Open enrollment has begun for the Affordable Care Act (ACA), and CNN is quick to report that despite premiums continuing to skyrocket, federal subsidies “will protect most enrollees.” But Christopher Briggs, a father in Virginia, just wants to know who’s going to protect his family from Obamacare itself.
“Joe Biden ran an ad when he was president, saying he couldn’t imagine what it would be like to have a child with cancer and no health coverage,” says Briggs. “I don’t have to imagine.”
His family’s struggles perfectly encapsulate the broken promises of the ACA.
When the Briggs’ youngest daughter was 2, she was diagnosed with leukemia. The family’s health insurance premiums rose to a level they simply couldn’t afford. Consequently, they turned to the Obamacare marketplace to find a less expensive policy. That was 2017; in Virginia, their only option was Cigna—which wouldn’t cover their daughter’s cancer treatment at Inova Fairfax, the only hospital in the region with a pediatric oncology ward. A policy they purchased in 2020 initially said it would cover her clinic—but it reversed course in the middle of the pandemic and dropped that facility.
“Under Obamacare, our daughter was effectively without coverage for cancer,” Briggs says.
Since then, it’s been a constant struggle for the family. In 2020, they were able to purchase a slightly better policy, and for now, their youngest daughter’s cancer is in remission.
“But doctors tell us it can come back—and that has us worried,” Briggs confided in me. “Will our insurance cover the treatment she might need?”
Obamacare was supposed to end these kinds of life-altering problems, but its promises have proved hollow.
Remember this one? “If you like your health care plan, you’ll be able to keep your health care plan, period.” Even Politifact named this one “Lie of the Year” for 2013.
The Briggs family had a perfectly good health plan prior to passage of the ACA. But Obamacare limited their options to more and more expensive plans that offered fewer and fewer benefits. In fact, up to 9.3 million people lost their coverage during the first open enrollment period. President Barack Obama eventually apologized to these families for misleading them.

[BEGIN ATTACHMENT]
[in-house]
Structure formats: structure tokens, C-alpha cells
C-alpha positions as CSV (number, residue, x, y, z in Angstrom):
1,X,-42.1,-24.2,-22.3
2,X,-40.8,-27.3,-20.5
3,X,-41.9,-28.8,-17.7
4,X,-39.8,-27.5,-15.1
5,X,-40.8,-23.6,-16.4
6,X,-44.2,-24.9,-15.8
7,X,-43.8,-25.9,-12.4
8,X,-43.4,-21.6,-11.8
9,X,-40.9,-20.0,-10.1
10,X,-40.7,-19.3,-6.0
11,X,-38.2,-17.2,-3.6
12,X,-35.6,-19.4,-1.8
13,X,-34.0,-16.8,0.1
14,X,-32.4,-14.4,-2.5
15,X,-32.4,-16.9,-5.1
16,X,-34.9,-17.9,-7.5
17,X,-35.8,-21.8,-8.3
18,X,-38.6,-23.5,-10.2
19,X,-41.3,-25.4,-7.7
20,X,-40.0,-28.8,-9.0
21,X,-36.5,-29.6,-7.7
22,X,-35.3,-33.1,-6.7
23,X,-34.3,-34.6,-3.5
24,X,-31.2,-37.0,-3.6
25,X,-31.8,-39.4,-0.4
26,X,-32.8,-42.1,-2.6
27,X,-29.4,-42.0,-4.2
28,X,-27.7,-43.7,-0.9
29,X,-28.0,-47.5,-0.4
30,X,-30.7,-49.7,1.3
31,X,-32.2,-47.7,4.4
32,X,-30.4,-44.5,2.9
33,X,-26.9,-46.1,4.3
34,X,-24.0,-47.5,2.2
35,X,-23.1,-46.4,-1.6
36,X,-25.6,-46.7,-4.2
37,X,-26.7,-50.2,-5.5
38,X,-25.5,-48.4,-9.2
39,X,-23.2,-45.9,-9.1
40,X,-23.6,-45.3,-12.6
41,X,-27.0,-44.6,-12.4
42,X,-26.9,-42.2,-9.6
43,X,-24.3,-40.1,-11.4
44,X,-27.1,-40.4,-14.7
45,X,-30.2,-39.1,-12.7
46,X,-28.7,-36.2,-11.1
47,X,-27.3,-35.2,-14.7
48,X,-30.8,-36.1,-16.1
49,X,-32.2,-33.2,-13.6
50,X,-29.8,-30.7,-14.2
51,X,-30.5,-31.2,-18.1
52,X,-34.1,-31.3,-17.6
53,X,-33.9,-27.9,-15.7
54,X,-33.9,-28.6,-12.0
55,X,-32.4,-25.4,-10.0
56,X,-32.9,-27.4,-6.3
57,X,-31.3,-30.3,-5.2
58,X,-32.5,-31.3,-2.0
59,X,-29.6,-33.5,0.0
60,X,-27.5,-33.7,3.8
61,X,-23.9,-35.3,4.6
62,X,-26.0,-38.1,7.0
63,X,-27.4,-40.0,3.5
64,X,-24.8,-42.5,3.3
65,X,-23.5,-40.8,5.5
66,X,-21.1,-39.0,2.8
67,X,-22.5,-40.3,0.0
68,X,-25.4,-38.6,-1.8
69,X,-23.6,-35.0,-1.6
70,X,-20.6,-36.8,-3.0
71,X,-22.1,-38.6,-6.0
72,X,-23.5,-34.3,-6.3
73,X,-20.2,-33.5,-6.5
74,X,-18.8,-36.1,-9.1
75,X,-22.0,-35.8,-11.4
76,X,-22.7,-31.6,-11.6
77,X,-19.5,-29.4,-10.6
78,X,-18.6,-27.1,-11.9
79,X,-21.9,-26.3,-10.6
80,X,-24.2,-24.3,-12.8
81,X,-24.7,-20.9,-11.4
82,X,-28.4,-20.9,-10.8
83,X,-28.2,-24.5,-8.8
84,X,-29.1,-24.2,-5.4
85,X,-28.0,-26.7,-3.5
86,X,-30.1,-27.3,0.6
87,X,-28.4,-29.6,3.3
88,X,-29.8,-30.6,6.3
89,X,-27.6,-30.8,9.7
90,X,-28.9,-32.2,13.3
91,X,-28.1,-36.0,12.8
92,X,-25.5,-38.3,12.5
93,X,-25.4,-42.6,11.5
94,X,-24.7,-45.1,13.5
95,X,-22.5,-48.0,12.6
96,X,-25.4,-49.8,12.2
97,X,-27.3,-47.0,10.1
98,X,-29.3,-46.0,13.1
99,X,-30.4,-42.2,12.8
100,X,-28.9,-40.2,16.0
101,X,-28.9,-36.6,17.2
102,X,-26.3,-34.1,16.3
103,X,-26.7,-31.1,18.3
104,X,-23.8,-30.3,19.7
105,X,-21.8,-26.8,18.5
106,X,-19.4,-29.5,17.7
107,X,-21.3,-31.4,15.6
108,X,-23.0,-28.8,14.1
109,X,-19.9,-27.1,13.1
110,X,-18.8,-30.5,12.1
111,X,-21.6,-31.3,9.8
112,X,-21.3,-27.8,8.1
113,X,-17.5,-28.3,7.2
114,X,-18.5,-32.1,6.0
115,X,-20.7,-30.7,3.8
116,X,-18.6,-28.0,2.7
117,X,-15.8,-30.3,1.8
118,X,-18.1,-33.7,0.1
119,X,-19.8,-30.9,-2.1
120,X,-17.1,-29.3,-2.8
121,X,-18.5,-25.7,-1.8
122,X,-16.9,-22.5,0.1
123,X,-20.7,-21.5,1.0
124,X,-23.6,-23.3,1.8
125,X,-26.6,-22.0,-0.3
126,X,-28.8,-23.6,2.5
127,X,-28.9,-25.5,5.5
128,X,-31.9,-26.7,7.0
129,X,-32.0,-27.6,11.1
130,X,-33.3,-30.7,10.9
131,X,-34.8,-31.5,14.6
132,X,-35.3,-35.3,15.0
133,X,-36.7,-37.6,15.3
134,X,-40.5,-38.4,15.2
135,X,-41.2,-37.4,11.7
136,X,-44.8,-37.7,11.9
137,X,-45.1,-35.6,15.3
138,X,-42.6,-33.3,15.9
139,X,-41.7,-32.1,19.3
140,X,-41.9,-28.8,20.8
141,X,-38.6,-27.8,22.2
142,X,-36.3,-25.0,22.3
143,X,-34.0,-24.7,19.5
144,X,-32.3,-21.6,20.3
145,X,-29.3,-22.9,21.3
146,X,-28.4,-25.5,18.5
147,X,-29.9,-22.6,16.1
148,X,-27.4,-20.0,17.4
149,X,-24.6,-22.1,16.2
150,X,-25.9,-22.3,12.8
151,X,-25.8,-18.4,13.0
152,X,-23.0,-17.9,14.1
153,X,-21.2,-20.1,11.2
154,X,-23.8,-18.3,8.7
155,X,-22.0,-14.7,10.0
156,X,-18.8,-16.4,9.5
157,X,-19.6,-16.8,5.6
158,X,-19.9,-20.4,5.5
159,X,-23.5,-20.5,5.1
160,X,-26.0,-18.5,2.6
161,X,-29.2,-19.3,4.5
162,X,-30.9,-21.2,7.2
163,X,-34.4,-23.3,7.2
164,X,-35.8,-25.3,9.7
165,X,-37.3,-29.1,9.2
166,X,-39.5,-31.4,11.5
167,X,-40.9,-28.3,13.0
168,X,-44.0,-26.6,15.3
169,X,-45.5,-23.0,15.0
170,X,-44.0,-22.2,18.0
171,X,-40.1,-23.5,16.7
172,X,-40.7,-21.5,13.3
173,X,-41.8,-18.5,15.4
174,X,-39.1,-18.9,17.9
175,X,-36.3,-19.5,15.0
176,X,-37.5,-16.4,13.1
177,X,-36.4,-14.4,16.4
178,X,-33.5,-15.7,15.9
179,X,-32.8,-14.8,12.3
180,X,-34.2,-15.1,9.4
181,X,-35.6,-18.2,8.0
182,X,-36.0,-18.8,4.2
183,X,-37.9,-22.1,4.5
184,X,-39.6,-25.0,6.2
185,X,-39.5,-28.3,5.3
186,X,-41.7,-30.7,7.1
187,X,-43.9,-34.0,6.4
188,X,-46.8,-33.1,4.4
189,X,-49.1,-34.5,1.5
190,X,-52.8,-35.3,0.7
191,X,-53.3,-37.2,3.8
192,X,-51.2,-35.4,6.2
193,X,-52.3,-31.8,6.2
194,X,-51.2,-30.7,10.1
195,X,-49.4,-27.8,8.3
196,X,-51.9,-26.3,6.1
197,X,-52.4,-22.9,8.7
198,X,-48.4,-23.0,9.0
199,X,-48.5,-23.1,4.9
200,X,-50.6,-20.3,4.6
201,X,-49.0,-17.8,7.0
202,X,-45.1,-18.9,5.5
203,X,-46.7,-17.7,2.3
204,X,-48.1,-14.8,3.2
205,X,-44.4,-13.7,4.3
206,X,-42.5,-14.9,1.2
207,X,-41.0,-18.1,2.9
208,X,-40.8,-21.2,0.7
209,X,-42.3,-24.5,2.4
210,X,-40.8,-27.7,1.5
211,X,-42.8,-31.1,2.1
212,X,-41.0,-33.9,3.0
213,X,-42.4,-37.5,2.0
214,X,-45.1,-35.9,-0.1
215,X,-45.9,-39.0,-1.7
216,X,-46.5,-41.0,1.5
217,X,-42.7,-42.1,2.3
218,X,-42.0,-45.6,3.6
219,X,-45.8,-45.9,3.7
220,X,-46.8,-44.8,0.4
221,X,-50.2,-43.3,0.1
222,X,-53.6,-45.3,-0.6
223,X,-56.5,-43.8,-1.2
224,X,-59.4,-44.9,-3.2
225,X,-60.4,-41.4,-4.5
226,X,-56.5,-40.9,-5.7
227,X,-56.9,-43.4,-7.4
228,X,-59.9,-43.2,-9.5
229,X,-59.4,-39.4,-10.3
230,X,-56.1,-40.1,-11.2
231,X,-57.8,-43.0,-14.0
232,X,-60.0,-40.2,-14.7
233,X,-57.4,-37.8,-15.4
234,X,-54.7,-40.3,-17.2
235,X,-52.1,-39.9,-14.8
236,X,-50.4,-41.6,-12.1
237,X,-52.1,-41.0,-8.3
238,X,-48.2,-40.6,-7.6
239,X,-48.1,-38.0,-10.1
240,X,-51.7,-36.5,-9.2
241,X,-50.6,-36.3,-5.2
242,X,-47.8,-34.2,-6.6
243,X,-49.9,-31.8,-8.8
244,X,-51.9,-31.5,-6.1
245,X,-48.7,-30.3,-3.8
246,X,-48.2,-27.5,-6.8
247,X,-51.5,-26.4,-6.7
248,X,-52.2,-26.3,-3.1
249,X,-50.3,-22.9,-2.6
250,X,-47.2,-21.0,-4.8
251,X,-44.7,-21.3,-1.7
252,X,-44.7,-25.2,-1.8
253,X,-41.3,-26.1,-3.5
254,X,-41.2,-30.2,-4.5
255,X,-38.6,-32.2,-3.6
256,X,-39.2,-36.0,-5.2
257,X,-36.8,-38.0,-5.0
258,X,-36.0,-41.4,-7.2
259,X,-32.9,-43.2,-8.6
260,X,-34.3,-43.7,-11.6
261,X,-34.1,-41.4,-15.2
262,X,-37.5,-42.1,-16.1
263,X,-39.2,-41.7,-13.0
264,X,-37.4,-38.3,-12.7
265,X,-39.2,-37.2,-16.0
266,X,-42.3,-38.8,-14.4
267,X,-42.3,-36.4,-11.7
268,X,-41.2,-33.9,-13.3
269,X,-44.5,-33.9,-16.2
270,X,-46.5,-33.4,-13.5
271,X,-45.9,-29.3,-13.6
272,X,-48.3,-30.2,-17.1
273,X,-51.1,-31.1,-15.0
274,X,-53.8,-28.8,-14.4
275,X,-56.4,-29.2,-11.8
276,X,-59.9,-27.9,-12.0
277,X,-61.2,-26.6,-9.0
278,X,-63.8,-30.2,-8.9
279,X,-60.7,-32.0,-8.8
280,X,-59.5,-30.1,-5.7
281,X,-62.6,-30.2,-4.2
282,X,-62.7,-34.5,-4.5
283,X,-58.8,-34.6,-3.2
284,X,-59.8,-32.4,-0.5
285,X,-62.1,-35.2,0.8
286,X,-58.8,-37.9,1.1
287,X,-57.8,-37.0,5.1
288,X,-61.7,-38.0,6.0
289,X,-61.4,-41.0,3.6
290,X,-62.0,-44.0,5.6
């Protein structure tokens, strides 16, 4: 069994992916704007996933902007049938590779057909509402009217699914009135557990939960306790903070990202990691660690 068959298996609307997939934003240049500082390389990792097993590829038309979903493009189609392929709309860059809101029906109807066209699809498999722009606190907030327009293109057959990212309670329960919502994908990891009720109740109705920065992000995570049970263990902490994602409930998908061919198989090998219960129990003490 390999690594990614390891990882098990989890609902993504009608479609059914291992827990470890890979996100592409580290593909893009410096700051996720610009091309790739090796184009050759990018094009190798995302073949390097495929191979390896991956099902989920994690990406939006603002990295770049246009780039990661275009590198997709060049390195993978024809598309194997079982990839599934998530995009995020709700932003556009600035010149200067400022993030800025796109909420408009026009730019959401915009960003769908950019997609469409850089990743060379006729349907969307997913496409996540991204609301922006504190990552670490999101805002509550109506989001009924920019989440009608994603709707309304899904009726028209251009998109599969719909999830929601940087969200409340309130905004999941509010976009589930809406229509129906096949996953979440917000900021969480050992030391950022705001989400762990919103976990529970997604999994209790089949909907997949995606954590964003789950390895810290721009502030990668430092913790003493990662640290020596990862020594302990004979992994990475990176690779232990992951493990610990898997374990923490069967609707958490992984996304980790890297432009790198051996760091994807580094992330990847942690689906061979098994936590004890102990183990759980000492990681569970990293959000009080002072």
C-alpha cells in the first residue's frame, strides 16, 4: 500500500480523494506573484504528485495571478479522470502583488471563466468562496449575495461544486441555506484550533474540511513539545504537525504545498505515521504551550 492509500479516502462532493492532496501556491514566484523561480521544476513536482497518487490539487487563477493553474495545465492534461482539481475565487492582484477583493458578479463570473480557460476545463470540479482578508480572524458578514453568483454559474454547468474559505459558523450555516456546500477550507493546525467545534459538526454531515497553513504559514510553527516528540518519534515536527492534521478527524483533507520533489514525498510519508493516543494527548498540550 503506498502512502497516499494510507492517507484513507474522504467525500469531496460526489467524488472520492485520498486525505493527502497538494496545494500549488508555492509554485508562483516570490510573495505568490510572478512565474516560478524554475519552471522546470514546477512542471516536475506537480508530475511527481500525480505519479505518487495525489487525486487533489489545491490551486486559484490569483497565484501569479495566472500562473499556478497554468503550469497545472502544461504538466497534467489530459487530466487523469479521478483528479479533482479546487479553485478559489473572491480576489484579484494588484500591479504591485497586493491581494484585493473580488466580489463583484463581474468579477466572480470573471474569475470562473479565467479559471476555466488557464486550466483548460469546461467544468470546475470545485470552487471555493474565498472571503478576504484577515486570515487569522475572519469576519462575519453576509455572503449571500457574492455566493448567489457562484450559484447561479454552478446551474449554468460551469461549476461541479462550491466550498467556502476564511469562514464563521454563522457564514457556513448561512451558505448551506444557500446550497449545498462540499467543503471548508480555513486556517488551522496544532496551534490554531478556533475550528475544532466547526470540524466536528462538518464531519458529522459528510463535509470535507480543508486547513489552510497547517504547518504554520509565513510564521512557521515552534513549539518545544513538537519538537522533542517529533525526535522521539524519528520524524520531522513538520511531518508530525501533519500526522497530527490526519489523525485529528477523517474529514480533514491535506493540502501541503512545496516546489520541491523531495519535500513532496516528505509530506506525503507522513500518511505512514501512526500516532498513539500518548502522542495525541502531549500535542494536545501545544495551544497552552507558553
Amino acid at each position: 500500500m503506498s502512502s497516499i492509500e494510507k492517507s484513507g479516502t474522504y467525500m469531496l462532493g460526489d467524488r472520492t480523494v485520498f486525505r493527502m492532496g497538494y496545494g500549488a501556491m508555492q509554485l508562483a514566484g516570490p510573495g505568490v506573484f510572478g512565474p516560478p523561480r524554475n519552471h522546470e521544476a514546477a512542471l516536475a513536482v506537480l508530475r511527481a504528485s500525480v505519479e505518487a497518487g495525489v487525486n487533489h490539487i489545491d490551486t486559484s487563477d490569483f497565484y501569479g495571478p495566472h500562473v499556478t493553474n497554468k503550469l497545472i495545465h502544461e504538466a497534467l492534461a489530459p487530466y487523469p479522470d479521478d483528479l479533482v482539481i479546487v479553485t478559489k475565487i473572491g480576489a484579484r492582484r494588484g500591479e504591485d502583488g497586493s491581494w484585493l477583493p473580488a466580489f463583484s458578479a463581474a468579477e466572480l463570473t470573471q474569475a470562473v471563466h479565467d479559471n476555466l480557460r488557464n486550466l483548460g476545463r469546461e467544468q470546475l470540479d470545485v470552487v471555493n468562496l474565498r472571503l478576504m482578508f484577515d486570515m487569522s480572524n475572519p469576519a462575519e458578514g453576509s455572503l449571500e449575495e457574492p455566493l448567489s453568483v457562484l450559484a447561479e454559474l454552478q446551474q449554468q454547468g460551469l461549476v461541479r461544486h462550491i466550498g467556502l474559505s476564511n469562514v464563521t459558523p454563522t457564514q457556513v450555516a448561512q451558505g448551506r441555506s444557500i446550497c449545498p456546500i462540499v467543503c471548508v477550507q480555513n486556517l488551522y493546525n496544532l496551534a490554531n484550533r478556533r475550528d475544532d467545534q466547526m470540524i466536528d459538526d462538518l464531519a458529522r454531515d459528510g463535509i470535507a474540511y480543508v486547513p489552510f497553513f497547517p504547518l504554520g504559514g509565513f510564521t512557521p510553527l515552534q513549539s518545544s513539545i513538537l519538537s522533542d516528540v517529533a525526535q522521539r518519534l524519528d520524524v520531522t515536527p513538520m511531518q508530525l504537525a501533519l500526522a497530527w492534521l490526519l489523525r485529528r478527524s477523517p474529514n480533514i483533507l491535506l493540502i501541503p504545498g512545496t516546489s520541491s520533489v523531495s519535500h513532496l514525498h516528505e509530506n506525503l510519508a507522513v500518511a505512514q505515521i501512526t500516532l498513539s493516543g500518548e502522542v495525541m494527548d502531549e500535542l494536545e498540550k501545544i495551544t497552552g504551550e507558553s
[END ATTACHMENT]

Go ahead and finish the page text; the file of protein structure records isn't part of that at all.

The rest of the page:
How about this one? “You can keep your doctor.” As many as 214,000 doctors opted out of participating in Obamacare exchange plans. CNN declared President Obama’s claim that “You can keep your own doctor” false. And the Obamacare website revised and then dropped the section entitled, “Can I keep my own doctor?”
For the Briggs family, this was a bitter disappointment—does it count as “coverage” if a plan doesn’t cover the pediatric leukemia physicians that their daughter needed, and could need again?
Even one of the legislation’s most popular promises—that parents could cover their offspring through the age of 26—proved false. An older daughter, age 24, is heading off to graduate school. The Briggs would love to include her on their insurance, and under the ACA she should qualify—except for a provision that makes it all but impossible for those on the Obamacare exchange to add adult children.
For Christopher Briggs, the Affordable Care Act has been “an American Dream-killer.” His purchasing options are severely restricted, and the one-size-fits-all nature of the exchange policies just won’t work for his family.
What makes it worse is that the government knows how flawed Obamacare is; yet instead of fixing it they are resorting to limiting more affordable private plans in a naïve attempt to get more healthy Americans to buy into Obamacare plans. My group, the Texas Public Policy Foundation, has filed a comment opposing the limits.
When Briggs had trouble enrolling his older daughter in his plan, a federal employee advised him to simply lie on the form. He rightly refused to do that.
But he hasn’t given up on fighting for medical freedom for himself and his family. He now works with the Independent Institute to tell his story and to demonstrate the failings of the ACA.
In its coverage of the issue, CNN seems to be unaware of the fundamental truth the Briggs family has discovered: Coverage doesn’t equal care, and continuing to subsidize a broken government insurance market changes nothing.